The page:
Opposing the ideas they support

OPPOSING THE IDEAS THEY SUPPORT…. It’s been surprisingly easy of late to chronicle the many instances in which congressional Republicans have announced their opposition to ideas they support. From a deficit commission to PAYGO, cap-and-trade to a financial industry bailout, civilian trials for terrorist suspects to stimulus aid for their districts, it’s become routine for Republicans to embrace and reject the same proposals, almost at the same time.

On an individual mandate as part of health care reform, Karen Tumulty noted this morning that Republicans “oppose their own idea.” She referenced this piece from NPR’s Julie Rovner.

For Republicans, the idea of requiring every American to have health insurance is one of the most abhorrent provisions of the Democrats’ health overhaul bills.

“Congress has never crossed the line between regulating what people choose to do and ordering them to do it,” said Sen. Orrin Hatch (R-UT). “The difference between regulating and requiring is liberty.”

But Hatch’s opposition is ironic, or some would say, politically motivated. The last time Congress debated a health overhaul, when Bill Clinton was president, Hatch and several other senators who now oppose the so-called individual mandate actually supported a bill that would have required it.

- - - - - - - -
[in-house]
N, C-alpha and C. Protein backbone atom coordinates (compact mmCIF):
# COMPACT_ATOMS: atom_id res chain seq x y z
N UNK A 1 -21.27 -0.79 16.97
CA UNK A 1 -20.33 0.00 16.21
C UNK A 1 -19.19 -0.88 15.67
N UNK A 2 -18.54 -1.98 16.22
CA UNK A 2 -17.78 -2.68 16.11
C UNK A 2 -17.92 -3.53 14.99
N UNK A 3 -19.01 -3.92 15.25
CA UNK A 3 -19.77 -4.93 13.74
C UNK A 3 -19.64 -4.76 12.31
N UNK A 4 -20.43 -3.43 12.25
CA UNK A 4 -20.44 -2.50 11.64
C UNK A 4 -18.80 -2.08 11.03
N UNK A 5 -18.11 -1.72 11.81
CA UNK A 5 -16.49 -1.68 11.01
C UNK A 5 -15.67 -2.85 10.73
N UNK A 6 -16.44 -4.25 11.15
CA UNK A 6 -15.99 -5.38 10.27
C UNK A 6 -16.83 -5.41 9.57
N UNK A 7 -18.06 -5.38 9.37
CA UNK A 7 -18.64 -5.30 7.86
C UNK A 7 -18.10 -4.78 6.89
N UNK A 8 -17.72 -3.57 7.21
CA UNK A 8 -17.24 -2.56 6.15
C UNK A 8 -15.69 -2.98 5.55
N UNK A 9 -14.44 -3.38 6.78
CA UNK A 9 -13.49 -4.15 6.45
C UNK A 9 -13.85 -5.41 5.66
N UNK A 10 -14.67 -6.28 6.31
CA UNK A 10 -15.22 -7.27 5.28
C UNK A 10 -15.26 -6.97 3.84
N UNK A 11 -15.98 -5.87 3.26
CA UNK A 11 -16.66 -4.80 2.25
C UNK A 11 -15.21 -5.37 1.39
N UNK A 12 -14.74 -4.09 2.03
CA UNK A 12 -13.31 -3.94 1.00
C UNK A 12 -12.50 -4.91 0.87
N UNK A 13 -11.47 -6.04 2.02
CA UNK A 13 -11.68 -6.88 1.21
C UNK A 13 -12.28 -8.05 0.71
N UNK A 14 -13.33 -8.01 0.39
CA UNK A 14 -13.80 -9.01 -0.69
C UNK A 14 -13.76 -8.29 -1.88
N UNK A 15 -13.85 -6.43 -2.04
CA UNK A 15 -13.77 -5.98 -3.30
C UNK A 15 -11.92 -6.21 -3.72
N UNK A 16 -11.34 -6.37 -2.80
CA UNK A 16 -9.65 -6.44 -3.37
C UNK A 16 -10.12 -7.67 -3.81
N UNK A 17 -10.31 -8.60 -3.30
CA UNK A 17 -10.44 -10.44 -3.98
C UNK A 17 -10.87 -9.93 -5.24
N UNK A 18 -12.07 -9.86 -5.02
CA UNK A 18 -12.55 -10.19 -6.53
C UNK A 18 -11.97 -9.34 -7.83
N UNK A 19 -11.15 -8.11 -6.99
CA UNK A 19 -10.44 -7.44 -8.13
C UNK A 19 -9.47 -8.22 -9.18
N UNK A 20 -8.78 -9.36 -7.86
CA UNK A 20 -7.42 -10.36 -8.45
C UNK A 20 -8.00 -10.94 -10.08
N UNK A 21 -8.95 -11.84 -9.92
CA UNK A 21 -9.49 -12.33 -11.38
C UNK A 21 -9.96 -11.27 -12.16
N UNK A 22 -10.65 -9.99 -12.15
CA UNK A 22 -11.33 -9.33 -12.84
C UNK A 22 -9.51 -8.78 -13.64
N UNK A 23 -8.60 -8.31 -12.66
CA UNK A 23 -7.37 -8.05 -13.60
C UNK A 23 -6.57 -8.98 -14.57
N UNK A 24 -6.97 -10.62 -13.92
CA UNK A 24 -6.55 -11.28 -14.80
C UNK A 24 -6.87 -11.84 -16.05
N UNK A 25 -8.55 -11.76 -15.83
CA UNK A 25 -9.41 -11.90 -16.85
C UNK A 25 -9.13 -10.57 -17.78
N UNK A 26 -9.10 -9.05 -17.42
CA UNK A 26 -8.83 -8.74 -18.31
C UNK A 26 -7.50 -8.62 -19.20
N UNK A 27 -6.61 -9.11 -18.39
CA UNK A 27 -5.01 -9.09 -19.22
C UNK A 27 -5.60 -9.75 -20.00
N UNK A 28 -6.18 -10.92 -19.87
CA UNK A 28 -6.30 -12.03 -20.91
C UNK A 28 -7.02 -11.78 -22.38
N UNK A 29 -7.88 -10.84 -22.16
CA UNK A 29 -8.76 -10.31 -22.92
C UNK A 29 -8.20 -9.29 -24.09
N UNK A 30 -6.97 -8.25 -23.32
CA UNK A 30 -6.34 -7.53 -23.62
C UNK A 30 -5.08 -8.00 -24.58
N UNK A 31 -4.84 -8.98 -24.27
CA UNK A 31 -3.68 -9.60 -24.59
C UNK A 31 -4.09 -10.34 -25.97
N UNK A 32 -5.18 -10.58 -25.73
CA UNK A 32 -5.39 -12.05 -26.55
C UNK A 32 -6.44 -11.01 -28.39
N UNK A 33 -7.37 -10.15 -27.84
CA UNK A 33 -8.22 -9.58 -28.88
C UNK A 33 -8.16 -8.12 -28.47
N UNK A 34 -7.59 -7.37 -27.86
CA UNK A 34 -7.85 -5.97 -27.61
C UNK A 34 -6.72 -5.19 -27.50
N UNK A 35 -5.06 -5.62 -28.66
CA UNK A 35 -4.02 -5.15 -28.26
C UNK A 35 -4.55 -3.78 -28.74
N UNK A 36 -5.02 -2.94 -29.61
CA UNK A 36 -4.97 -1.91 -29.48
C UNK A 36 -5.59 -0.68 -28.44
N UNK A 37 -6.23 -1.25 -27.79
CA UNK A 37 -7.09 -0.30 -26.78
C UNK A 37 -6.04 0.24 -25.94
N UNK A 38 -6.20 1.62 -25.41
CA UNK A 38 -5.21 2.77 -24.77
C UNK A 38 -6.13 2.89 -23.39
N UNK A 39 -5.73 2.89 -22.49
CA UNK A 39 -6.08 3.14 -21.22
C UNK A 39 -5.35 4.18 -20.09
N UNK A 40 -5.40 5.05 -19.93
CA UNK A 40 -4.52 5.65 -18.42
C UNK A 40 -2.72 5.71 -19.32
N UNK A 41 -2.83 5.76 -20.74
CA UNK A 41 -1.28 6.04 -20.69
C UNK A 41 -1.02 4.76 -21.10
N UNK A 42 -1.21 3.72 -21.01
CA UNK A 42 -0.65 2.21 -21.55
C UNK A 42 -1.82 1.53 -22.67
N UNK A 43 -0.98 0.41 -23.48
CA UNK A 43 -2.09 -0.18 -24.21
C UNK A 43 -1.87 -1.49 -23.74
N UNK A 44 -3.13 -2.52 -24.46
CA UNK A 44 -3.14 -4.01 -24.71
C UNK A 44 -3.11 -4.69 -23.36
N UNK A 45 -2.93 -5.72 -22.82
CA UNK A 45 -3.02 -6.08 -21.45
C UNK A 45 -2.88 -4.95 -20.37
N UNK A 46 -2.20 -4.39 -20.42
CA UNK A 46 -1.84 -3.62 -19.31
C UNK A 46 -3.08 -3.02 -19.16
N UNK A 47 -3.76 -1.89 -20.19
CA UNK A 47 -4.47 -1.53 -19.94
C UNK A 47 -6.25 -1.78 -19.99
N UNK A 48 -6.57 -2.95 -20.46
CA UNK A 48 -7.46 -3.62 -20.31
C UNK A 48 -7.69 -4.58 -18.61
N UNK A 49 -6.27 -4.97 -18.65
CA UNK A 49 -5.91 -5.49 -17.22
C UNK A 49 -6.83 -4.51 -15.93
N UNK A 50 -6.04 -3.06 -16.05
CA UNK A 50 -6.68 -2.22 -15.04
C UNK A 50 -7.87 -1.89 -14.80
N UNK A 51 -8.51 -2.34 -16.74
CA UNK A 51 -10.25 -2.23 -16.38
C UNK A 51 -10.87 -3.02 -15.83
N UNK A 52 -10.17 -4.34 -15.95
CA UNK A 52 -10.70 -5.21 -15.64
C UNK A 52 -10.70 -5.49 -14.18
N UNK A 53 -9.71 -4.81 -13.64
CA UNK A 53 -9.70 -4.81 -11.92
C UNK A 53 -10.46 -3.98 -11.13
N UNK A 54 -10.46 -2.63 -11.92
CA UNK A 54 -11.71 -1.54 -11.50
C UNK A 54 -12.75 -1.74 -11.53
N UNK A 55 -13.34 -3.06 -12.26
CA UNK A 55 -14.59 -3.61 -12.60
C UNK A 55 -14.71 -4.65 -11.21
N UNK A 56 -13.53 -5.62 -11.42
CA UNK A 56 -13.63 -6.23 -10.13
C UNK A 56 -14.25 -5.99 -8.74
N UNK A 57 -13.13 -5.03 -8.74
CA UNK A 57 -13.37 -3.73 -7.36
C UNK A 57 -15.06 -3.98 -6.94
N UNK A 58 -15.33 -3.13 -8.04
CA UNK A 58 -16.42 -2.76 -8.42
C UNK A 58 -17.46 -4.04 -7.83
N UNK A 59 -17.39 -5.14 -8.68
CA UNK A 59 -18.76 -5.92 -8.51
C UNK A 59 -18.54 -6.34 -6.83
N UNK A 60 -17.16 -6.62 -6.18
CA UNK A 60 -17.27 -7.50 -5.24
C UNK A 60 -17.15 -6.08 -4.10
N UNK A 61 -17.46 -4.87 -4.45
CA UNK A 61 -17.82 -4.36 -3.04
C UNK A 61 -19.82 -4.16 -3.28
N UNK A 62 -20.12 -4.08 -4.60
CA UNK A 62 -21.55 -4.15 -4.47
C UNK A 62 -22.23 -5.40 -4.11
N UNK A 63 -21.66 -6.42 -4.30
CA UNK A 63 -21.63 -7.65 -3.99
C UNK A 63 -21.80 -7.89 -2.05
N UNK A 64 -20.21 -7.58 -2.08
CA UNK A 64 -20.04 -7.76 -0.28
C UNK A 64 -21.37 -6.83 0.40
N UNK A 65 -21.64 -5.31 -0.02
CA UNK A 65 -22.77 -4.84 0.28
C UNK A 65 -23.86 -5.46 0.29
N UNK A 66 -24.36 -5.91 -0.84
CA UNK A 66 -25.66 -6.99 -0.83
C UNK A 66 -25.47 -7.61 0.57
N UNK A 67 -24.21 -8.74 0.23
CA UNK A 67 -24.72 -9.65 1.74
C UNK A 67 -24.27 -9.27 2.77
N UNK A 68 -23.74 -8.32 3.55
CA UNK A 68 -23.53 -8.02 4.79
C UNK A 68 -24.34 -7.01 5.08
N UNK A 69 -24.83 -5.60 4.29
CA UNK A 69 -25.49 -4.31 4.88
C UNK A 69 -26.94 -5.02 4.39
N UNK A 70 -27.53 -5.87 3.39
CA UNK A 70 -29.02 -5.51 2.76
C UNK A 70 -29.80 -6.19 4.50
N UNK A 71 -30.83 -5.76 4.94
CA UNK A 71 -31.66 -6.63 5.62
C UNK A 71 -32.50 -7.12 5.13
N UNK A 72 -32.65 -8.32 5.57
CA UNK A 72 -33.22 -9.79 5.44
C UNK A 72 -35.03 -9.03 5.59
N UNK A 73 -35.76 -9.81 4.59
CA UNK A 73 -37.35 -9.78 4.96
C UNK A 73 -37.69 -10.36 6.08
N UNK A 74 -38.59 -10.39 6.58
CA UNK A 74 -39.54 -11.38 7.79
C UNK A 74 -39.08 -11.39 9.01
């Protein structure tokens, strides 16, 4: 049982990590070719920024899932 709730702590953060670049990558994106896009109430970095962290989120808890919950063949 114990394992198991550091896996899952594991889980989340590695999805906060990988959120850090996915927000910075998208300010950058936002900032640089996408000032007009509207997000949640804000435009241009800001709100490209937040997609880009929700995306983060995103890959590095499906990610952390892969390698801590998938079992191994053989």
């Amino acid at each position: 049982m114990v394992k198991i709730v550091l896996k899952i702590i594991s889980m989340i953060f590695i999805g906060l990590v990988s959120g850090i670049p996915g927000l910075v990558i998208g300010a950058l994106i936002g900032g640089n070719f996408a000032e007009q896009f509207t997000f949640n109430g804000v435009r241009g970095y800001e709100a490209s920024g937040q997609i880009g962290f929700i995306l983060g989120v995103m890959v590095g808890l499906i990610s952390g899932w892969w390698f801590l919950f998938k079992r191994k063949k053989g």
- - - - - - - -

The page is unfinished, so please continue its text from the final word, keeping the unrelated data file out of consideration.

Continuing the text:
In fact, says Len Nichols of the New America Foundation, the individual mandate was originally a Republican idea. “It was invented by Mark Pauly to give to George Bush Sr. back in the day, as a competition to the employer mandate focus of the Democrats at the time.”

If we could expect consistency and intellectual seriousness from GOP lawmakers, it would be almost bewildering.

Over the summer, Sen. Chuck Grassley (R-Iowa) told Fox News, “I believe that there is a bipartisan consensus to have individual mandates…. There isn’t anything wrong with it.” A few months later, he used individual mandates as an excuse to oppose reform, and voted for a resolution characterizing mandates as unconstitutional.

Sens. Lamar Alexander (R-Tenn.), Bob Bennett (R-Utah), Mike Crapo (R-Idaho), Lindsey Graham (R-S.C.), and Judd Gregg (R-N.H.) all declared their opposition to an individual mandate in December. All five of them are on record co-sponsoring a reform measure that included an individual mandate.

The point here is not just to highlight the bizarre inconsistencies of Republican opponents of health care reform. This is also important in realizing why bipartisanship on health care has been quite literally impossible — Republicans are willing to reject measures they’ve already embraced, and ideas they themselves came up with.

All the Democratic outreach and compromise options in the world can’t overcome the fundamental lack of seriousness that comes with a party that opposes and supports the same ideas at the same time.